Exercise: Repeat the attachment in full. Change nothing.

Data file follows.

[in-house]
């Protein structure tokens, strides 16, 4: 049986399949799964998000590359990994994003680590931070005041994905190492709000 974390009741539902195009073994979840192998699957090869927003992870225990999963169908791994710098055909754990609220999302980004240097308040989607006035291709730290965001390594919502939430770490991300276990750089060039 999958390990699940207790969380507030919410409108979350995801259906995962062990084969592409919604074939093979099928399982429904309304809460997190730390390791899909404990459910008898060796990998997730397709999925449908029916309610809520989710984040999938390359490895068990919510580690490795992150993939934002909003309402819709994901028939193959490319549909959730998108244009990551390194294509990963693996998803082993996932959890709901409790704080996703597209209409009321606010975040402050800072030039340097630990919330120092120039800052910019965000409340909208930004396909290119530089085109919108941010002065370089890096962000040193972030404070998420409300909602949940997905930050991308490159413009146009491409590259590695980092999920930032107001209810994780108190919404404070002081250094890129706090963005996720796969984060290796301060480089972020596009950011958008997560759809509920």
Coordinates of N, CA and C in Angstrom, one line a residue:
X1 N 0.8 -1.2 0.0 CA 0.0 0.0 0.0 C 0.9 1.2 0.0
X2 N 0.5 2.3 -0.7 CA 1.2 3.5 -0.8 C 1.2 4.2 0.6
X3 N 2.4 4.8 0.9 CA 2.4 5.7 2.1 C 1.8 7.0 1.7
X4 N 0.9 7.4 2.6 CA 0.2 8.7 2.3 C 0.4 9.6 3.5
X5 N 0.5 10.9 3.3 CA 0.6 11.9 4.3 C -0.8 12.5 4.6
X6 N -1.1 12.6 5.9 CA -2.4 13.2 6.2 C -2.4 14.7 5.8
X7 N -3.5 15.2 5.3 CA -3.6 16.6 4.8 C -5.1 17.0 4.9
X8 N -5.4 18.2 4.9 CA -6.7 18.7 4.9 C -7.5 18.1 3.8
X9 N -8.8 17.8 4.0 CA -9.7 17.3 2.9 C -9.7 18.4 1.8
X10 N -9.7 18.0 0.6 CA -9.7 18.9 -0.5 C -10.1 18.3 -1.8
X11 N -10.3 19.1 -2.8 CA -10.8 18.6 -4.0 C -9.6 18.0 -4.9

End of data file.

[in-house]
């Protein structure tokens, strides 16, 4: 049986399949799964998000590359990994994003680590931070005041994905190492709000 974390009741539902195009073994979840192998699957090869927003992870225990999963169908791994710098055909754990609220999302980004240097308040989607006035291709730290965001390594919502939430770490991300276990750089060039 999958390990699940207790969380507030919410409108979350995801259906995962062990084969592409919604074939093979099928399982429904309304809460997190730390390791899909404990459910008898060796990998997730397709999925449908029916309610809520989710984040999938390359490895068990919510580690490795992150993939934002909003309402819709994901028939193959490319549909959730998108244009990551390194294509990963693996998803082993996932959890709901409790704080996703597209209409009321606010975040402050800072030039340097630990919330120092120039800052910019965000409340909208930004396909290119530089085109919108941010002065370089890096962000040193972030404070998420409300909602949940997905930050991308490159413009146009491409590259590695980092999920930032107001209810994780108190919404404070002081250094890129706090963005996720796969984060290796301060480089972020596009950011958008997560759809509920």
Coordinates of N, CA and C in Angstrom, one line a residue:
X1 N 0.8 -1.2 0.0 CA 0.0 0.0 0.0 C 0.9 1.2 0.0
X2 N 0.5 2.3 -0.7 CA 1.2 3.5 -0.8 C 1.2 4.2 0.6
X3 N 2.4 4.8 0.9 CA 2.4 5.7 2.1 C 1.8 7.0 1.7
X4 N 0.9 7.4 2.6 CA 0.2 8.7 2.3 C 0.4 9.6 3.5
X5 N 0.5 10.9 3.3 CA 0.6 11.9 4.3 C -0.8 12.5 4.6
X6 N -1.1 12.6 5.9 CA -2.4 13.2 6.2 C -2.4 14.7 5.8
X7 N -3.5 15.2 5.3 CA -3.6 16.6 4.8 C -5.1 17.0 4.9
X8 N -5.4 18.2 4.9 CA -6.7 18.7 4.9 C -7.5 18.1 3.8
X9 N -8.8 17.8 4.0 CA -9.7 17.3 2.9 C -9.7 18.4 1.8
X10 N -9.7 18.0 0.6 CA -9.7 18.9 -0.5 C -10.1 18.3 -1.8
X11 N -10.3 19.1 -2.8 CA -10.8 18.6 -4.0 C -9.6 18.0 -4.9